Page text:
There is good, therefore, and there is evil; the two are opposed to each other like the poles of a magnet. If we are to imitate the good, every process of life should be good: our thoughts should be good (2 Corinthians 10:5, Philippians 4:8), our feelings, attitudes, and disposition should be good (Galatians 5:22-24, Colossians 3:12-15), so that our deeds can be good as well (Matthew 7:15-20). This demands that we pay as much attention to the process as we do to the final product. It might be tempting to seek to promote or defend God’s purposes using the Devil’s tactics or playbook, but it cannot work that way; it is impossible to promote good with evil. We must defend and promote God’s purposes in God’s way, with love, humility, grace, and mercy (1 Peter 3:15). Contentiousness, sectarianism, anger, and all such things cannot produce the righteousness of God (cf. Galatians 5:19-21, James 1:20)!

This sharp contrast should remain with us as a good reminder and form of encouragement. It is not always easy to imitate good; there are a lot of forces marshaled against us (cf. Ephesians 6:12, 1 Peter 5:8), everything from lust to temptation to fear to pain to inertia. But if we have encountered the living God through Jesus His Son, how can we do anything else? He thought that which is good, maintained a good attitude and disposition, felt compassion on others, and went about doing good, and we ought to imitate Him. Let us imitate what is good, demonstrating that we know God, in the process as much as in the final product, in our thoughts, feelings, and attitudes as much as in our deeds, and so glorify and honor God!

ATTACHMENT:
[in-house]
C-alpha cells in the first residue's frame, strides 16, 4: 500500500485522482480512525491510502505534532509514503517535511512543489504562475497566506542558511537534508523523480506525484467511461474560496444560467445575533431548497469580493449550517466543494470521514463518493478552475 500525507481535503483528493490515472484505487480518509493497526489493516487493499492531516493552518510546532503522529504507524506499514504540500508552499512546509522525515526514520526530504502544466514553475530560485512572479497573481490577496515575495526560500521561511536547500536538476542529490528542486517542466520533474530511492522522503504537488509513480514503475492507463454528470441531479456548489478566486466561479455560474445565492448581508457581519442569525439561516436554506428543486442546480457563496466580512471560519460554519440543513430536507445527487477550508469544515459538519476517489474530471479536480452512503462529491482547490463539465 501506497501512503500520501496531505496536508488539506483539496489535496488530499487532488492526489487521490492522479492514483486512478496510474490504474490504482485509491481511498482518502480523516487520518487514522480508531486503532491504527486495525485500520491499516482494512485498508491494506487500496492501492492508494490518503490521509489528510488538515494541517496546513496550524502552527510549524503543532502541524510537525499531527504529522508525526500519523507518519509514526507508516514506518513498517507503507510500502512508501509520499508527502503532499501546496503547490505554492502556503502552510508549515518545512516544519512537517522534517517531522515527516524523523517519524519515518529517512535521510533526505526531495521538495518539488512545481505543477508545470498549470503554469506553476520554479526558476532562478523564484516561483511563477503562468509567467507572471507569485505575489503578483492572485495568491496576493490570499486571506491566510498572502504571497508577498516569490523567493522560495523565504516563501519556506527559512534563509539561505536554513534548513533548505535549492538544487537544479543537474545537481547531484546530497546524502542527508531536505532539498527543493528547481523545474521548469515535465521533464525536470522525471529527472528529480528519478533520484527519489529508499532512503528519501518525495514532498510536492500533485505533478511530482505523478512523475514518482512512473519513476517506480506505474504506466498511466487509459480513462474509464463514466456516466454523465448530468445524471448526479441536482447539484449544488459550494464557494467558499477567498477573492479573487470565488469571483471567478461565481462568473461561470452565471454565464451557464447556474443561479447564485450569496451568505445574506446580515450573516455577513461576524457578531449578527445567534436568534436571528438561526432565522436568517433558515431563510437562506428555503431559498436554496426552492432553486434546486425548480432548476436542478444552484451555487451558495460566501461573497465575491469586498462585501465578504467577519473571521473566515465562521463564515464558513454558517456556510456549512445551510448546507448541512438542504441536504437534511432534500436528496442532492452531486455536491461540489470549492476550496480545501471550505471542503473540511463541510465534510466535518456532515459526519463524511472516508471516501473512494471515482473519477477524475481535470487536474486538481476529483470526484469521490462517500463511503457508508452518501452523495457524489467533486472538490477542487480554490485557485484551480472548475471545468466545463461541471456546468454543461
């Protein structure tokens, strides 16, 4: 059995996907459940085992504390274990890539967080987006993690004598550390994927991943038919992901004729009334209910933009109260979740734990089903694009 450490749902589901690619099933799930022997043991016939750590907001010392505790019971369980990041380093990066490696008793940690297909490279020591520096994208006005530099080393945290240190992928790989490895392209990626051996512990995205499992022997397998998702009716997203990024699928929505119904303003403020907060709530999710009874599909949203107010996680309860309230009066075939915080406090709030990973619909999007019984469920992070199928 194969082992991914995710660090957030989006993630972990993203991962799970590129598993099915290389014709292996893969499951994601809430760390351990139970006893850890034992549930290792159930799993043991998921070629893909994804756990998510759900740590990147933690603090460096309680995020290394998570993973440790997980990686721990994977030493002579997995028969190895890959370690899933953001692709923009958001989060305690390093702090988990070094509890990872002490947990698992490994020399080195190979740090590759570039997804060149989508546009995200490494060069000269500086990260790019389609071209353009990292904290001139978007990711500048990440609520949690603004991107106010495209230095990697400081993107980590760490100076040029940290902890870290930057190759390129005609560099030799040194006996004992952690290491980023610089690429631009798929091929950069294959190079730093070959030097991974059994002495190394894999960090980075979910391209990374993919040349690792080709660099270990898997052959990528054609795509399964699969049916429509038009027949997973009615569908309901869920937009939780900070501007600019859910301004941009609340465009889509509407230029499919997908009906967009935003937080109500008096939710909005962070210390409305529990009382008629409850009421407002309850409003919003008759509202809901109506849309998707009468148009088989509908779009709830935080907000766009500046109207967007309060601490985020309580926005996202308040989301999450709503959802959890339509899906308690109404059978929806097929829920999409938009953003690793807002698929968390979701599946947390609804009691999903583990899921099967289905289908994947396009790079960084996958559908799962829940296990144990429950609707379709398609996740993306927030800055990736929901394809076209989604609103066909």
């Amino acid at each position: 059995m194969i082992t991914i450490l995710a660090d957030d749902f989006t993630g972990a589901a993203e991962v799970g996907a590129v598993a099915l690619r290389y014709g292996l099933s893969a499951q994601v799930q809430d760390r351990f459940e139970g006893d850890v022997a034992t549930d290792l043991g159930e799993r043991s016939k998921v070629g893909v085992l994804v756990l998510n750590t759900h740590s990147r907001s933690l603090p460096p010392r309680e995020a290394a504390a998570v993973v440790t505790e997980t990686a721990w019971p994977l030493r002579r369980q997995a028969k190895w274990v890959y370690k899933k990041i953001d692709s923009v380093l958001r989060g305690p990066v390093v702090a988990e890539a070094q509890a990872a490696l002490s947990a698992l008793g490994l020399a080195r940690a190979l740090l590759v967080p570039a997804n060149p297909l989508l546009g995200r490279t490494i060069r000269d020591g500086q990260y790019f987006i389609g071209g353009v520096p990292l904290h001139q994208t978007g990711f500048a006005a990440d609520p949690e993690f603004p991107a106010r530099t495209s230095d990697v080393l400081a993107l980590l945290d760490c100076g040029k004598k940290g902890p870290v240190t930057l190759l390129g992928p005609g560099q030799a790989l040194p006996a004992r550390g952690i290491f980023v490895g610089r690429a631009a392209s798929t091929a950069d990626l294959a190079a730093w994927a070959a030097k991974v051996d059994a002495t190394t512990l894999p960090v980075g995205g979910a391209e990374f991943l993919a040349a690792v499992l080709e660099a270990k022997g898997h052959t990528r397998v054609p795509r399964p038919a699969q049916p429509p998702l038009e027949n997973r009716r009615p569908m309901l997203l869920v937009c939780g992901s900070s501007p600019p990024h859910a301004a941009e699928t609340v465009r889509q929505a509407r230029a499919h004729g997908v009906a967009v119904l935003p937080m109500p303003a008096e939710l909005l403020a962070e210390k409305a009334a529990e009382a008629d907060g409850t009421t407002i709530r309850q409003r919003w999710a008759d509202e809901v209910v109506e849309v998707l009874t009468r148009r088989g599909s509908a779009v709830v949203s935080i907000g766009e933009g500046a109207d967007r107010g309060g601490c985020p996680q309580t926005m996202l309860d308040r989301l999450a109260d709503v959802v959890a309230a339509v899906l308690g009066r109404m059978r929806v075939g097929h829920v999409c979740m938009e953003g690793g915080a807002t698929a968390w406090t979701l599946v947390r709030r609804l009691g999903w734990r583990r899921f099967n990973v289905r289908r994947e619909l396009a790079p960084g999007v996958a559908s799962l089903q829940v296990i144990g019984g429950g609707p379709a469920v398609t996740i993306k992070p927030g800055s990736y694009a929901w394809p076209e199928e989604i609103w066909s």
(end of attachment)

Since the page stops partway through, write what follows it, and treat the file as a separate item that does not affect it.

Ethan R. Longhenry

Imitating Christ

Be ye imitators of me, even as I also am of Christ (1 Corinthians 11:1).

It has been said that imitation is the sincerest form of flattery. Nevertheless, it is rarely fashionable to be an imitator. People do not tend to like imitation foods, imitation clothing, and especially people who are more imitation than “real.” Many in society crave some sense of individualism, an idea of non-conformity. “Imitation” is seen as the ultimate in conformity.

And yet, somewhat ironically, there is very little out in our world that is not an imitation of something or another. Teenage children (and sometimes older) who want to look “different” still look like their peers– it is more an issue of whom it is that they imitate more than imitation itself. Even the search for individualism and non-conformity is still a following after, or an imitation, of others who have previously sought the same things.